Setting up a cloud of virtual stops to find the balance in terms of maximum walking distance--taking into consideration distance, time and even comfort--is a routine task for DRT planners. Understanding the best metrics, or mix of metrics, to determine the density of virtual stops requires experience, local knowledge and a touch of empathy with the people (passengers) that the DRT solution will serve. At the end of the day, having to walk a few yards or an entire kilometer can make a big difference to the passenger experience.
Having an immense amount of variables--population density, weather patterns, the existence of sidewalks, architectural barriers, security, space for stopping, accessibility demand and many more--in play, local knowledge is the key to success in DRT service implementation. Many failures can be explained by a lack of knowledge about the real needs of the population served. This is where close partnerships are crucial and why Shotl works with its clients as partners during a process of continuous assessment and data exchange.
One thing is paramount: the passenger experience must be at the center, and overall convenience must include walking distance as a key factor. With that in mind, what, then, is a sensible approach to take? What are the rules to help decide the number and location of stops?
The environmental goal of having communities switch from car ownership to public transport will only be attained if mobility solutions match the convenience of the private car. Measuring walking distances and times seem a fair choice and a quick, smart way of achieving conformity regarding a standardized decision about virtual-stop density. But, does it really hit that sweet spot of passenger convenience?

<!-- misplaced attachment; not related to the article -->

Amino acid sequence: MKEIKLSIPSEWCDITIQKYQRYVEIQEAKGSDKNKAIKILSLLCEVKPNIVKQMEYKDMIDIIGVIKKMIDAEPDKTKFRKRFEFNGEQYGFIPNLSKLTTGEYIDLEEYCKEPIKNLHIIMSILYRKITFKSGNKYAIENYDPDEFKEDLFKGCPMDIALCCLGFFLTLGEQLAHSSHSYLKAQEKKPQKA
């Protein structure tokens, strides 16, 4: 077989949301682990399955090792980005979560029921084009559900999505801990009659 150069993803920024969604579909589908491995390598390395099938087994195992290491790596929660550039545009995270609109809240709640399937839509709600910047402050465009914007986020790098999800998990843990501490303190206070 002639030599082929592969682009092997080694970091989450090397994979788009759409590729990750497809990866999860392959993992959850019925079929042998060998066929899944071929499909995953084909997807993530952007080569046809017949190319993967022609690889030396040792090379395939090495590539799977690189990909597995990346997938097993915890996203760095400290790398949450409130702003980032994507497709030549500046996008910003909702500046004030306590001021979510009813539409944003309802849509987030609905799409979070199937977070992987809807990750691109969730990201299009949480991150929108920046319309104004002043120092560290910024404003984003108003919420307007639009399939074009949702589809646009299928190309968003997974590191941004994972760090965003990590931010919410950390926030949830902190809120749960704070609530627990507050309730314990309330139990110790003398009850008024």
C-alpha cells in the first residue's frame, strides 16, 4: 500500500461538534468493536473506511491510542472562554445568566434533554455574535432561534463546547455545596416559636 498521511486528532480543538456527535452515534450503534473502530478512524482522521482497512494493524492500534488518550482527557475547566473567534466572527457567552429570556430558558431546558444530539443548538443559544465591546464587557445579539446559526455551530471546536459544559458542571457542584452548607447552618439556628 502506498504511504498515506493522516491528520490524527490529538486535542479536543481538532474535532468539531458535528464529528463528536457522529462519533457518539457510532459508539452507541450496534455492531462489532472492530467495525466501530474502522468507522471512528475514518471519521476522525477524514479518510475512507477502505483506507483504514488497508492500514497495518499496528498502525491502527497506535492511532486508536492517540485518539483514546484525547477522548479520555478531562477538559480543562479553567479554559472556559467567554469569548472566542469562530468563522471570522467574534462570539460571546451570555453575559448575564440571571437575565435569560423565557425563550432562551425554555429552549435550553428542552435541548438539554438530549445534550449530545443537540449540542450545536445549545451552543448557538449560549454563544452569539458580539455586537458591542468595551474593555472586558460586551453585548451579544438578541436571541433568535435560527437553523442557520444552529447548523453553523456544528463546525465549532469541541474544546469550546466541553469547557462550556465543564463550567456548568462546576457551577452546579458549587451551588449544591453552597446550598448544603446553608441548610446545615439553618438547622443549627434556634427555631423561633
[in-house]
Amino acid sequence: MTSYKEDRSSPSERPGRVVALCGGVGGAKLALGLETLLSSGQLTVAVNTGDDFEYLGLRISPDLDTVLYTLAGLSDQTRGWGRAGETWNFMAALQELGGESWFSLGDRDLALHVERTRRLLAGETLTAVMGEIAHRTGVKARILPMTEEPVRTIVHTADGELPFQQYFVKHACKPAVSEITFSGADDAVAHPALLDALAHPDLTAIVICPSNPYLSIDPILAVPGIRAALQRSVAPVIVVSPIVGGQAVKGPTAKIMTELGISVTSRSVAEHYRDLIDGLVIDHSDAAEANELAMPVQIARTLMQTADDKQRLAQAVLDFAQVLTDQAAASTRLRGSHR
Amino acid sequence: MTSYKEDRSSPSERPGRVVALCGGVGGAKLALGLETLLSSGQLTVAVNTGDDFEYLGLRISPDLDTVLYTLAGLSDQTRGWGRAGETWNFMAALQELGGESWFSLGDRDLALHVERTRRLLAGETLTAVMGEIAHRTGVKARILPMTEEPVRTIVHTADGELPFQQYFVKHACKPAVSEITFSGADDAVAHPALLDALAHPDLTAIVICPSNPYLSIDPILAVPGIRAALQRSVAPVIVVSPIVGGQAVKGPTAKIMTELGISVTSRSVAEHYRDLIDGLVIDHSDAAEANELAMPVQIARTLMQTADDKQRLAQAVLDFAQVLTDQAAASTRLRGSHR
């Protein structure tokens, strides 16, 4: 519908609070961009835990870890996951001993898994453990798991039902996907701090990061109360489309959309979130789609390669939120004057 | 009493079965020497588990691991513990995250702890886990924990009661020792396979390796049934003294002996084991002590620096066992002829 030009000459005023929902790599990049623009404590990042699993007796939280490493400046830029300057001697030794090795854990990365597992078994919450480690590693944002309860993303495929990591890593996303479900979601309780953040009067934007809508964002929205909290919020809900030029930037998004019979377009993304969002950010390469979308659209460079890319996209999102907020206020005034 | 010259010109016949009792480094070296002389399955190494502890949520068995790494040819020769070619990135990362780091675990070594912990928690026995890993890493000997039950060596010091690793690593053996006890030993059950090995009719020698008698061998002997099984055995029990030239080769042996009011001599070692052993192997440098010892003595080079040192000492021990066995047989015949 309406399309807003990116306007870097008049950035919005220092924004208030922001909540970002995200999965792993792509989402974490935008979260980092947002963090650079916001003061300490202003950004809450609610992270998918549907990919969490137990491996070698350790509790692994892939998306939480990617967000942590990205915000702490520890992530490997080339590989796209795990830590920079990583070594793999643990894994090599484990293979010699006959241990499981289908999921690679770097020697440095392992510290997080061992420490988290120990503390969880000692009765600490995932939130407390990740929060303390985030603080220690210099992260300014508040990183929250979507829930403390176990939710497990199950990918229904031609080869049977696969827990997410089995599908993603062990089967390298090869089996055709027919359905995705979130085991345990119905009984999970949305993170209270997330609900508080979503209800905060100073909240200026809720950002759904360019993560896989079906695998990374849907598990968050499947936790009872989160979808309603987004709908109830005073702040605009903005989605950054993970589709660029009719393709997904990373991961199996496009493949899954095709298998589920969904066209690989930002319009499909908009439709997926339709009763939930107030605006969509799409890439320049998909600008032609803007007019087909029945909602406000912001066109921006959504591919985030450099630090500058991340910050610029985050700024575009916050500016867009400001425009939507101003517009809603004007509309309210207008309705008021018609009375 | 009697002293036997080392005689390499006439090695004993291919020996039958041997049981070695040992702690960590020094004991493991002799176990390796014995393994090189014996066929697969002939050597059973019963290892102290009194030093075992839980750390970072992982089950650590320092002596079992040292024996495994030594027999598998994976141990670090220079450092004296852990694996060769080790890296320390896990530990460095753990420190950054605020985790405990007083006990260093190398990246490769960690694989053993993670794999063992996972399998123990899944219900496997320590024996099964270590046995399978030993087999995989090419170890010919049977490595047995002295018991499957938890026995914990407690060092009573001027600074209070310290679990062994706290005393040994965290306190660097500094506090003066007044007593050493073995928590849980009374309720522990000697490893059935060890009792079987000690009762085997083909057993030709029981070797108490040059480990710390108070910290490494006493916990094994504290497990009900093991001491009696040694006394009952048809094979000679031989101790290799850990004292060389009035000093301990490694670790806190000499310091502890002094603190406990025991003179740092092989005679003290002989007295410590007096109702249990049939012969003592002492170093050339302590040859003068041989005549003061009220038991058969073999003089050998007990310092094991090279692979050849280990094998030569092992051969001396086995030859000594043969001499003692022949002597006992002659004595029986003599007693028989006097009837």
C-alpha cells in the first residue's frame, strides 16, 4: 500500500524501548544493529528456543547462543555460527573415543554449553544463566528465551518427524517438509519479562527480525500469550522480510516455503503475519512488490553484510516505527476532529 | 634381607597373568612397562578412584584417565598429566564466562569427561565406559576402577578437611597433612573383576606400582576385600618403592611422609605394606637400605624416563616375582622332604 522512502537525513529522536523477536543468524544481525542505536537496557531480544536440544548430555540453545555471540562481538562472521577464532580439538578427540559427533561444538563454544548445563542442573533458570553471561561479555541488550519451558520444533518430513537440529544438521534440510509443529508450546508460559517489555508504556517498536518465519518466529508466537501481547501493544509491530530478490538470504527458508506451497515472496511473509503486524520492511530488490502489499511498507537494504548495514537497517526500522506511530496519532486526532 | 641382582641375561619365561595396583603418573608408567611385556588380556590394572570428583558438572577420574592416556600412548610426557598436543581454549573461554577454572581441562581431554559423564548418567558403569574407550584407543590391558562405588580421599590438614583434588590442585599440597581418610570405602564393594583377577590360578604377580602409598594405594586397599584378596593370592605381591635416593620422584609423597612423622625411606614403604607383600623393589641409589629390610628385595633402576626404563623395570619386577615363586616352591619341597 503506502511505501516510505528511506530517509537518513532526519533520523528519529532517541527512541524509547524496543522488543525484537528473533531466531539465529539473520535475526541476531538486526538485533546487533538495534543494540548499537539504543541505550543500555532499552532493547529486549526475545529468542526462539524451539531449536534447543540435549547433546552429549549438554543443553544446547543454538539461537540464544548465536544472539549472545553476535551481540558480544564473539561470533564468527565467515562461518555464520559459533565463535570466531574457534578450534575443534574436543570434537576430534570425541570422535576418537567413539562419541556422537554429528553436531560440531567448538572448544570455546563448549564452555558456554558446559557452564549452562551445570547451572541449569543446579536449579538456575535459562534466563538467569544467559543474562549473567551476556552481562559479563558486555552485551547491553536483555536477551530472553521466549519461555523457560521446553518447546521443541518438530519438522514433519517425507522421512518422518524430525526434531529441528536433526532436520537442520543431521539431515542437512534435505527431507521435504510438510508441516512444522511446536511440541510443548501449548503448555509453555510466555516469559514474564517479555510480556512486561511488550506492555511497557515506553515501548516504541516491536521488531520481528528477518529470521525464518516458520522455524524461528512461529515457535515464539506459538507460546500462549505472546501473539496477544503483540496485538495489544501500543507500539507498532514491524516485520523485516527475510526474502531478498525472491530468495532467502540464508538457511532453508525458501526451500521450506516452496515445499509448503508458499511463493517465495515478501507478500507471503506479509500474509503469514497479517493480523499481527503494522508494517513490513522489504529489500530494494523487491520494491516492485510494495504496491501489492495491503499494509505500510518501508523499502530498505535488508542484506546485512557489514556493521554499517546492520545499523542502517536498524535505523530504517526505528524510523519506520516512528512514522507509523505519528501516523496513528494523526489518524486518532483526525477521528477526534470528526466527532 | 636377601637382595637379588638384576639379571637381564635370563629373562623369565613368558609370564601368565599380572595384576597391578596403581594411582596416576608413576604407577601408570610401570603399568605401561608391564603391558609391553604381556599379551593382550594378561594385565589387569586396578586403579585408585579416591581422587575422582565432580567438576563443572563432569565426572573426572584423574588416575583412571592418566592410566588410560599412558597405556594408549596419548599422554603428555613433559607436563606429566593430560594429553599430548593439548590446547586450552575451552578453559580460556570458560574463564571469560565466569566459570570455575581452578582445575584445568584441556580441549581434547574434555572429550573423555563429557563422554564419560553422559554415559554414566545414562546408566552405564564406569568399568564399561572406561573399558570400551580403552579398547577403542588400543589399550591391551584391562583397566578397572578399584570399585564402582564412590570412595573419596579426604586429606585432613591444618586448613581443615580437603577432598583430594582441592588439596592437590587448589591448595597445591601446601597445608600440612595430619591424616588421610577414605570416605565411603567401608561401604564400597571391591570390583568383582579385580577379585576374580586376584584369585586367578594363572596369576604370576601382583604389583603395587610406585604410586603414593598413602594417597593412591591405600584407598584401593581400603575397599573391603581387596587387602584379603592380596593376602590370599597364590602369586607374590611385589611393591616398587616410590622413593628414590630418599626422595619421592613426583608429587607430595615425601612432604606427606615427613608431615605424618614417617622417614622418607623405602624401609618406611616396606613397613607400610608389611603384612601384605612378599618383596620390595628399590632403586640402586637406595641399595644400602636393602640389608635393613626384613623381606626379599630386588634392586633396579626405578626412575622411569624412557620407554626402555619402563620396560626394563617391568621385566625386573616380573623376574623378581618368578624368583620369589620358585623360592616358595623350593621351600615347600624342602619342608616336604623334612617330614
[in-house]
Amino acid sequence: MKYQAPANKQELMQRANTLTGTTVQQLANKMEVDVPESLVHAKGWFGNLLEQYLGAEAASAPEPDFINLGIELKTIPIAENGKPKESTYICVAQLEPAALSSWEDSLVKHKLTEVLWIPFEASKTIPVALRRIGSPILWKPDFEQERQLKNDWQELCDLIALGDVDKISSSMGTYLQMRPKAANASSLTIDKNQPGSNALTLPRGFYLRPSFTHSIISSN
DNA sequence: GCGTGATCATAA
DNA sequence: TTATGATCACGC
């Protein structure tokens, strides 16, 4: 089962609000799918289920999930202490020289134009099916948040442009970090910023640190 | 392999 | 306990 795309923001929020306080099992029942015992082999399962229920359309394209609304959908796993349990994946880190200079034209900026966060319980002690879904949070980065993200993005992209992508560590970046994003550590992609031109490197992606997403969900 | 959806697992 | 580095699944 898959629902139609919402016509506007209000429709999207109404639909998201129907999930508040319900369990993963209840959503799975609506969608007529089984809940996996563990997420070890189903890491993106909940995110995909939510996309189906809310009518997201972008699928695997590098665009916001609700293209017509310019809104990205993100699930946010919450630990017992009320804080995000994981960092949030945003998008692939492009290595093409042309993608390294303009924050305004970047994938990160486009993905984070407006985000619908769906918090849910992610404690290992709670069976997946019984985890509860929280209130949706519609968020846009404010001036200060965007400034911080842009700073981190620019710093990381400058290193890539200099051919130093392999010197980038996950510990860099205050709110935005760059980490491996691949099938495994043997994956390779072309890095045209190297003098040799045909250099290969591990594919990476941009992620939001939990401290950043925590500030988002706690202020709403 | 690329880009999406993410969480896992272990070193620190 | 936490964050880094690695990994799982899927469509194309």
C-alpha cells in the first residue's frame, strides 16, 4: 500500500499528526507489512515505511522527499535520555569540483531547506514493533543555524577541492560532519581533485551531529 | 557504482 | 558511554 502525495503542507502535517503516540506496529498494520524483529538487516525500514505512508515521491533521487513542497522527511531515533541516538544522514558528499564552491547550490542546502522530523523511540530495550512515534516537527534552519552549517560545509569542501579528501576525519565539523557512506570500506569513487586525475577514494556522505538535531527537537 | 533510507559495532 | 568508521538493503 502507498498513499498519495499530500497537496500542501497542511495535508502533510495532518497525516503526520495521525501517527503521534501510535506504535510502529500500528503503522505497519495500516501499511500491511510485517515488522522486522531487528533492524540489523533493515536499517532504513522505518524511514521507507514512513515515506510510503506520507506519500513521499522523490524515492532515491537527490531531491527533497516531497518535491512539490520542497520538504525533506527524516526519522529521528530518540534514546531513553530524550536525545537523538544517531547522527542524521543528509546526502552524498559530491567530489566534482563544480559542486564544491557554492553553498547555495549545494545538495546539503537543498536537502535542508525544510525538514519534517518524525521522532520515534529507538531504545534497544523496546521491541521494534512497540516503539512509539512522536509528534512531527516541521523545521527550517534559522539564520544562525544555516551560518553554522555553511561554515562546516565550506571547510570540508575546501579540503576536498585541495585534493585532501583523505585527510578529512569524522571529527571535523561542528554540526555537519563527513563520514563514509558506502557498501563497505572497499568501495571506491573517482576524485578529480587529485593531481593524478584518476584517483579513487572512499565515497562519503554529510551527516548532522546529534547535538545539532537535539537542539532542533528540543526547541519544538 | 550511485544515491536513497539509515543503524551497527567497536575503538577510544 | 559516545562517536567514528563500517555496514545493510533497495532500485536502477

Letting passengers rate the service, and allowing them to go into detail, is part of a constant learning process at Shotl. With this feedback, combined with support from collected data, our engineers propose, discuss and implement improvements on the design of each of our operations.
Whether it’s the addition of stops, a relocation, the door-to-door requirements of passengers with special needs (or all passengers), or dealing with public space regulation limits and proposing dynamic space management at curbsides, at Shotl we tailor each operation by partnering not only with operators, corporations and authorities but also with communities.
Aiming, as we do, to create the most relevant and accurate proposal for each operation, we take a multidisciplinary approach to combine insights from all parties and factors, involving not only traffic and demand data but also mobility expertise algorithms, marketing, apps, etc.
Yes, big numbers and data can lead to faster setups but a deeper approach will cater more for the needs of passengers, communities and the operation as a whole. Anyone combining both perspectives will obtain better results and configure a more useful platform to tackle the social, environmental and economic challenges we wish to overcome.
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